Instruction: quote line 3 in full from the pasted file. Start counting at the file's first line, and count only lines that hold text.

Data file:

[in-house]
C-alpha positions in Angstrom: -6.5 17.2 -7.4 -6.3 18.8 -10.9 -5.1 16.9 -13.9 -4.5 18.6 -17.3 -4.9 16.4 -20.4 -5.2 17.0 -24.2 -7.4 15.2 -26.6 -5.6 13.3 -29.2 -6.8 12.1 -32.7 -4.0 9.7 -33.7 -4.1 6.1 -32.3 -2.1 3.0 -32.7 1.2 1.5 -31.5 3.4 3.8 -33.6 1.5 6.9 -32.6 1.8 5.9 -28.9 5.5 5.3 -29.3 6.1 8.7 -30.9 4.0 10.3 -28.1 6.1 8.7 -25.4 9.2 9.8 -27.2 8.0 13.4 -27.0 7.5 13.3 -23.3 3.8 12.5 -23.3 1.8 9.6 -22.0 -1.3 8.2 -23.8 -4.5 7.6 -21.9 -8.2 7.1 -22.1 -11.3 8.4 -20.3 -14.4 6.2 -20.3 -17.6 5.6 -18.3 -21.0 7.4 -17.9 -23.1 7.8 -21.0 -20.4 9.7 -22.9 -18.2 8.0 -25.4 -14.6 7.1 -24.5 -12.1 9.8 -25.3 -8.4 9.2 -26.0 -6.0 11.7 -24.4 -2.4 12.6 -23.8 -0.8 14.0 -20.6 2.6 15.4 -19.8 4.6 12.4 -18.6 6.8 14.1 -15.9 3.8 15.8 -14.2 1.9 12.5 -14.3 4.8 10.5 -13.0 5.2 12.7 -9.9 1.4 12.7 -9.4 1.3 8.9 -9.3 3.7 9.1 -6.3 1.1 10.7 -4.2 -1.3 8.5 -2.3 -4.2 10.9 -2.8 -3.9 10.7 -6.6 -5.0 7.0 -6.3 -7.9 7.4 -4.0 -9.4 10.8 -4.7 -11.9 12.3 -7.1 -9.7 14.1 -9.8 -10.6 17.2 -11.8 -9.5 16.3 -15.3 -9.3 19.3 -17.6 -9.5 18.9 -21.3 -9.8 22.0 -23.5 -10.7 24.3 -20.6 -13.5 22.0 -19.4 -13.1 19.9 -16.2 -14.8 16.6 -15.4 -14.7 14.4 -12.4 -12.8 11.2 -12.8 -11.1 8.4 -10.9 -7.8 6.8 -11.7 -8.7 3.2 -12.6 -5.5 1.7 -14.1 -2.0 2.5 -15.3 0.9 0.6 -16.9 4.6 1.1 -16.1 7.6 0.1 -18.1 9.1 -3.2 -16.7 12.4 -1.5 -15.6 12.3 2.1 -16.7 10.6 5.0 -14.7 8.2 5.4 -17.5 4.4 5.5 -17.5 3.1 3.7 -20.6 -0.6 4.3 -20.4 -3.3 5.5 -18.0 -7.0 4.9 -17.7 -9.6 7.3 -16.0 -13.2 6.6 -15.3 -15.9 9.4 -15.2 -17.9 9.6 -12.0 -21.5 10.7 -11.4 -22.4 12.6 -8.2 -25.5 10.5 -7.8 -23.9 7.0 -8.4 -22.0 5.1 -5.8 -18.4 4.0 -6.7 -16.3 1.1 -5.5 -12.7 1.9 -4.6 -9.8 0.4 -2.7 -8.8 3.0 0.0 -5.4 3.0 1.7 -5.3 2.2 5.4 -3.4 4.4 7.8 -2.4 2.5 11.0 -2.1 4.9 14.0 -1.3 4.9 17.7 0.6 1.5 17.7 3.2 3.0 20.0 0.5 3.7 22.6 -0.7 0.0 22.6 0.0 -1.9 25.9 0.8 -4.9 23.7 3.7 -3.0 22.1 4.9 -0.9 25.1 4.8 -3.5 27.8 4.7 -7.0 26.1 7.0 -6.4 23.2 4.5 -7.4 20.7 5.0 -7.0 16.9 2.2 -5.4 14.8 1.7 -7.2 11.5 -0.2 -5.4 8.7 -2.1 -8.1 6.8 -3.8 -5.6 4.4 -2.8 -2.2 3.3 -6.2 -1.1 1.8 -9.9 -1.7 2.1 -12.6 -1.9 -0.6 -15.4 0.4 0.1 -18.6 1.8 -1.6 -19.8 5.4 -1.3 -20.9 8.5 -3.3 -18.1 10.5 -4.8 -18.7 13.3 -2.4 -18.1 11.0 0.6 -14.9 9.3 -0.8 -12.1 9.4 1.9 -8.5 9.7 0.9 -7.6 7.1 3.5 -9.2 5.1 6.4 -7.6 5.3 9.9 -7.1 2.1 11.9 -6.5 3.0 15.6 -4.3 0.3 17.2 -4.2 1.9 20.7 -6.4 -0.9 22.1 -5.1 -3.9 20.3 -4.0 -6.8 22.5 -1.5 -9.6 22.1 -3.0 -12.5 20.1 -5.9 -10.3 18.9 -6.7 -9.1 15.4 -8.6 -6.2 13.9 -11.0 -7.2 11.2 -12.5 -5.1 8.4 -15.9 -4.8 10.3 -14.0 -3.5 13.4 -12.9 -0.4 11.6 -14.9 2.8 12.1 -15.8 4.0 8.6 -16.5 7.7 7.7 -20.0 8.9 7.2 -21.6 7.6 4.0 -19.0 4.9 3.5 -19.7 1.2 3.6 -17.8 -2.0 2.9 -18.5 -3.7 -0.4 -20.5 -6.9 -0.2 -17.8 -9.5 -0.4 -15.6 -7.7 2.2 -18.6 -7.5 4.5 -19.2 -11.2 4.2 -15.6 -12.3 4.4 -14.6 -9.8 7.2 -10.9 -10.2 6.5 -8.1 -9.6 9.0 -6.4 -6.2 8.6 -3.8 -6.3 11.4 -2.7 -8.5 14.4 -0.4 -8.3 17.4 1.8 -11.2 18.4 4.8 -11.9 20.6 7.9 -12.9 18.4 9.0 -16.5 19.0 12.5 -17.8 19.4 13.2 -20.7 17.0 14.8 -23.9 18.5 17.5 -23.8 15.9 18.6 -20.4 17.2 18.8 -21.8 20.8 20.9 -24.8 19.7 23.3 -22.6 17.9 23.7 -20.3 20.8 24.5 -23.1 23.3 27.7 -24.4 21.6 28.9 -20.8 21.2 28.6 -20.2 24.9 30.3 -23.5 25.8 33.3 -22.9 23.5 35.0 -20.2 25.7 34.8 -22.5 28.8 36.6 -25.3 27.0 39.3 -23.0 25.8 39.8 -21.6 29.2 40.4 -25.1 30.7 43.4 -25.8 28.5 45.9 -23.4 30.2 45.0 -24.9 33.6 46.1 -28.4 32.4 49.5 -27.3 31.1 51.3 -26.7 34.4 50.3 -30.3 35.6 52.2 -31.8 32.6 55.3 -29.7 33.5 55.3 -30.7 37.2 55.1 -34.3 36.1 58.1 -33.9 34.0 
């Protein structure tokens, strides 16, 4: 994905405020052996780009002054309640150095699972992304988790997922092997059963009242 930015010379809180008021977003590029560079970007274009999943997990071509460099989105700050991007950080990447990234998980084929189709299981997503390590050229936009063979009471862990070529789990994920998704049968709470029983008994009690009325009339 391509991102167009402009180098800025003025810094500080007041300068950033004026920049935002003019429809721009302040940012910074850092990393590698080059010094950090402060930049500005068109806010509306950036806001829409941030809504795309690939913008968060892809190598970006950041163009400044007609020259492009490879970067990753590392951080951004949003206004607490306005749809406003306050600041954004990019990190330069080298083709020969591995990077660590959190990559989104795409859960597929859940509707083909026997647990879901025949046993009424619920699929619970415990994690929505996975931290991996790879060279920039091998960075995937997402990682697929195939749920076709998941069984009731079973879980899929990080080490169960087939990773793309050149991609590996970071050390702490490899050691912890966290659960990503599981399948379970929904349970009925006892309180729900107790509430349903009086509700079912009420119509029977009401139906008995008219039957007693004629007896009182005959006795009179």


């Protein structure tokens, strides 16, 4: 994905405020052996780009002054309640150095699972992304988790997922092997059963009242 930015010379809180008021977003590029560079970007274009999943997990071509460099989105700050991007950080990447990234998980084929189709299981997503390590050229936009063979009471862990070529789990994920998704049968709470029983008994009690009325009339 391509991102167009402009180098800025003025810094500080007041300068950033004026920049935002003019429809721009302040940012910074850092990393590698080059010094950090402060930049500005068109806010509306950036806001829409941030809504795309690939913008968060892809190598970006950041163009400044007609020259492009490879970067990753590392951080951004949003206004607490306005749809406003306050600041954004990019990190330069080298083709020969591995990077660590959190990559989104795409859960597929859940509707083909026997647990879901025949046993009424619920699929619970415990994690929505996975931290991996790879060279920039091998960075995937997402990682697929195939749920076709998941069984009731079973879980899929990080080490169960087939990773793309050149991609590996970071050390702490490899050691912890966290659960990503599981399948379970929904349970009925006892309180729900107790509430349903009086509700079912009420119509029977009401139906008995008219039957007693004629007896009182005959006795009179």